A Customer Data Platform (CDP) cuts through a company’s data silos by gathering and combining customer data from different sources and channels. The combined data is readily usable for marketing teams without reliance on IT. A CDP integrates and orchestrates the marketing technology stack most suitable for a company. This all enables coordinated and consistent customer communication across all used channels. This way, companies can engage customers in meaningful ways, creating strong customer relationships at scale.

Why CDPs Have Emerged

Today’s economy is aptly called the Platform Economy, as it’s dominated by large platforms – Amazon, Facebook and comparison sites among them. These platforms are monopolizing direct customer access. Businesses need to pay them and out-bid their competitors to reach customers, including their own.

At the same time, customers are increasingly demanding the high-level, cross-channel personalization afforded them by the biggest platforms. Communication across every channel has to be relevant, helpful, well-timed and consistent to keep up with customer expectations. That hasn’t been previously possible for companies without enormous budgets and competence in data technology development. Although an extremely wide range and number of marketing solutions exist (7,040 in 2019 and counting, as reported by the MarTech 5000!) for an increasing number of channels and purposes, making effective use of them through orchestration has been near-impossible. 

These issues have necessitated the evolution of customer data platforms (CDPs). CDPs enable orchestrated, cross-channel marketing and CRM that feels personal, meaningful and relevant, all at scale. CDPs help create customer-brand relationships by delivering the high-level communication that customers demand. This enables brands to gain independence from platforms and regain their margins.

What Is a CDP?

The CDP Institute, providers of information about CDPs and the original coiners of the term, define a CDP as ‘packaged software that creates a persistent, unified customer database that is accessible to other systems.’

Let’s break the definition down:

Packaged software: CDPs are prebuilt systems, configured to meet each client’s unique needs. A CDP is marketer-managed with a visual user interface that doesn’t require programming knowledge to use, freeing up marketing teams from reliance on IT. 

Persistent and unified database: CDPs gather data (like behavioral data, profile data, or transactional data) from every connected data source, and unify it to create complete customer profiles. The profiles are detailed, updated in real-time, and stored for as long as they’re needed.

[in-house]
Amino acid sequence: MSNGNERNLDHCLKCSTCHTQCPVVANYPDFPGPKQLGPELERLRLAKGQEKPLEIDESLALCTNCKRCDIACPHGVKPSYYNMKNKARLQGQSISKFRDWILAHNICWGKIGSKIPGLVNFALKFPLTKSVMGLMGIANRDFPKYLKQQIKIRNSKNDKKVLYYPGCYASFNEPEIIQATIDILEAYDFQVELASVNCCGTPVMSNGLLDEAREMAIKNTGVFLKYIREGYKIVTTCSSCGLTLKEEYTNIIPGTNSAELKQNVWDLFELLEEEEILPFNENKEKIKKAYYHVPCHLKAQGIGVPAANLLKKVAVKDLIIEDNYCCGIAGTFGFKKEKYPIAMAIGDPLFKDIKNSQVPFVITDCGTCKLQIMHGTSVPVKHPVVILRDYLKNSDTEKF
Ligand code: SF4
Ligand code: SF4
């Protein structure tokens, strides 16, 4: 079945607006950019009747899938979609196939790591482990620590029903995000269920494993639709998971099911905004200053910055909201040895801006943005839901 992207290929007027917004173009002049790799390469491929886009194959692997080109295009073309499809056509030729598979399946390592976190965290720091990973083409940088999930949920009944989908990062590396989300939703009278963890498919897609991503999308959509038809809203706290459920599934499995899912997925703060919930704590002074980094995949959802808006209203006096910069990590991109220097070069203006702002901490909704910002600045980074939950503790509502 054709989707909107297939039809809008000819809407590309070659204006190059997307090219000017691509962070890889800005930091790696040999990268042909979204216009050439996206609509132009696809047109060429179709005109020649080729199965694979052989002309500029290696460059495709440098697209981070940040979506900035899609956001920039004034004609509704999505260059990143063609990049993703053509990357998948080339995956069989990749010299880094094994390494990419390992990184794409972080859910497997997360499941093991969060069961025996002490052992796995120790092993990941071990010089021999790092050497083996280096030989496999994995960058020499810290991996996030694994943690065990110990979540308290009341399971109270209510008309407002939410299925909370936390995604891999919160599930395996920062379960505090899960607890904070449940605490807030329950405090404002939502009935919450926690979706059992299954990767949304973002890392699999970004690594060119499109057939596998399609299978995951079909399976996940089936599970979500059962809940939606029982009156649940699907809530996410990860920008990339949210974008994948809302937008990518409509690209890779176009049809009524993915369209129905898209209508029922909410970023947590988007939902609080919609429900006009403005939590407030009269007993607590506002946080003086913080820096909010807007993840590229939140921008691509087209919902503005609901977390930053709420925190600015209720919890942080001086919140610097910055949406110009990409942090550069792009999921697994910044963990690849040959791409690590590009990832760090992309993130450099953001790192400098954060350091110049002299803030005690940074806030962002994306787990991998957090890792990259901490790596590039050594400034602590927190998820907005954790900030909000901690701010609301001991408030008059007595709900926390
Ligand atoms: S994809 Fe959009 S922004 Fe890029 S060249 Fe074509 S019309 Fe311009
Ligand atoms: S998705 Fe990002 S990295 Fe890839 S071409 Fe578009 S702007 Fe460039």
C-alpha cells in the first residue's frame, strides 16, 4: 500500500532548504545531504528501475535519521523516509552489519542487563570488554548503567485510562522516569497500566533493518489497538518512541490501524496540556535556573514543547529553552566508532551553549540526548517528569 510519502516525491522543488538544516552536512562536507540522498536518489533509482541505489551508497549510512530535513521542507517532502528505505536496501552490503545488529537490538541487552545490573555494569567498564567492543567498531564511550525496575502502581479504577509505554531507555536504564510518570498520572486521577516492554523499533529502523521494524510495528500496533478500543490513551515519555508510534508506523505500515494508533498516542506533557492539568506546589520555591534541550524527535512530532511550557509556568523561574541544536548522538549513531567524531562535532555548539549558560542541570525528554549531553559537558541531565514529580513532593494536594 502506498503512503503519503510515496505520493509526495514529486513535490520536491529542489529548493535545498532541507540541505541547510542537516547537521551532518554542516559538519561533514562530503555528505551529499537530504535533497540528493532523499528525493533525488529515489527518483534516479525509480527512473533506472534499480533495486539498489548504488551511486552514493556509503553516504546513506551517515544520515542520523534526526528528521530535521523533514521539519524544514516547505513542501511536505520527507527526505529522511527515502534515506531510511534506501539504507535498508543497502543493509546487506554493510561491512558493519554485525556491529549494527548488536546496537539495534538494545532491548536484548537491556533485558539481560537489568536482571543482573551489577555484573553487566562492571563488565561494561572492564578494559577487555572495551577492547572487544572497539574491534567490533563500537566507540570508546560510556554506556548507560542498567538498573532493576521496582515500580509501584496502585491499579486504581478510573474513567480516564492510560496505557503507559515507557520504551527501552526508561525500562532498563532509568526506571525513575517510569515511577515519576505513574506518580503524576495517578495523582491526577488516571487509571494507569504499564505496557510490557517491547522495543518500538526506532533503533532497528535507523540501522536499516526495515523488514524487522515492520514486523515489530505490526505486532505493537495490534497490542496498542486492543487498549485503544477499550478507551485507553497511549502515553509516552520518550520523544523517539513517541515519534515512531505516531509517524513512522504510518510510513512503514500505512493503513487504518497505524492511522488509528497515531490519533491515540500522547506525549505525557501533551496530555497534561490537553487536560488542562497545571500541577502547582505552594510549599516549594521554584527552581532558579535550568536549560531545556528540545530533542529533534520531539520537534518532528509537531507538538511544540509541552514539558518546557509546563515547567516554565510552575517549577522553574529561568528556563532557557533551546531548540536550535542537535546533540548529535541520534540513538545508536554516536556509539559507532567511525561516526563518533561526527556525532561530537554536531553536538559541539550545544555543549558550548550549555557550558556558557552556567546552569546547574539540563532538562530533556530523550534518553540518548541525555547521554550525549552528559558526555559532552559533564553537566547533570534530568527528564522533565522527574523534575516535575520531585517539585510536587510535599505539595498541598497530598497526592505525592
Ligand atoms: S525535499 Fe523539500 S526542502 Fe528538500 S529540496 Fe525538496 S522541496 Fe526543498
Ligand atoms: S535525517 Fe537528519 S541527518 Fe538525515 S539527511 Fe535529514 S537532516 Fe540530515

Accessible to other systems: CDPs provide access to collected customer data for any system that requires it, thereby connecting otherwise separate solutions into one large inter-communicating system. Any data sources (such as data warehouses, CRM or shop systems and tracking solutions) and any channel tools for message delivery (such as ESPs or push notification solutions, social media or direct mail) can connect to CDPs via APIs or webhooks.

Customer Data Platform Infrastructure

A CDP lays as a ‘meta-system’ on a company’s existing infrastructure without replacing it and becomes a core for the entire tech stack. Marketers continue to use their existing solutions in an orchestrated manner: All martech solutions a company uses for customer engagement have access to the same data and are aligned. This enables consistent cross-channel campaign management. All of a customer’s past and current context, including responses to messages from different channels that happened mere seconds ago, can be taken into account in automated messaging.

A CDP’s ability to integrate with any solution enables an integrated best-of-breed approach to building your marketing tech stack: integration of solutions that are the best in their respective category or the most appropriate for your business. These can be channel, data management, analytics and machine learning solutions.

 

CDP features and capabilities can include:

  • 360° customer profiles
  • Customer segmentation capabilities
  • Analytics functionalities
  • Cross-channel campaign management and automation
  • Features for templating and personalization

CDPs in Action

As mentioned, data gathering and 360-degree customer profile creation are core functionalities in any CDP. CDPs enable activation of that data for effective, personalized customer engagement. The first step is usually defining an audience by customer segmentation, which is based on any gathered data, for example:

  • Transactional data (such as order history)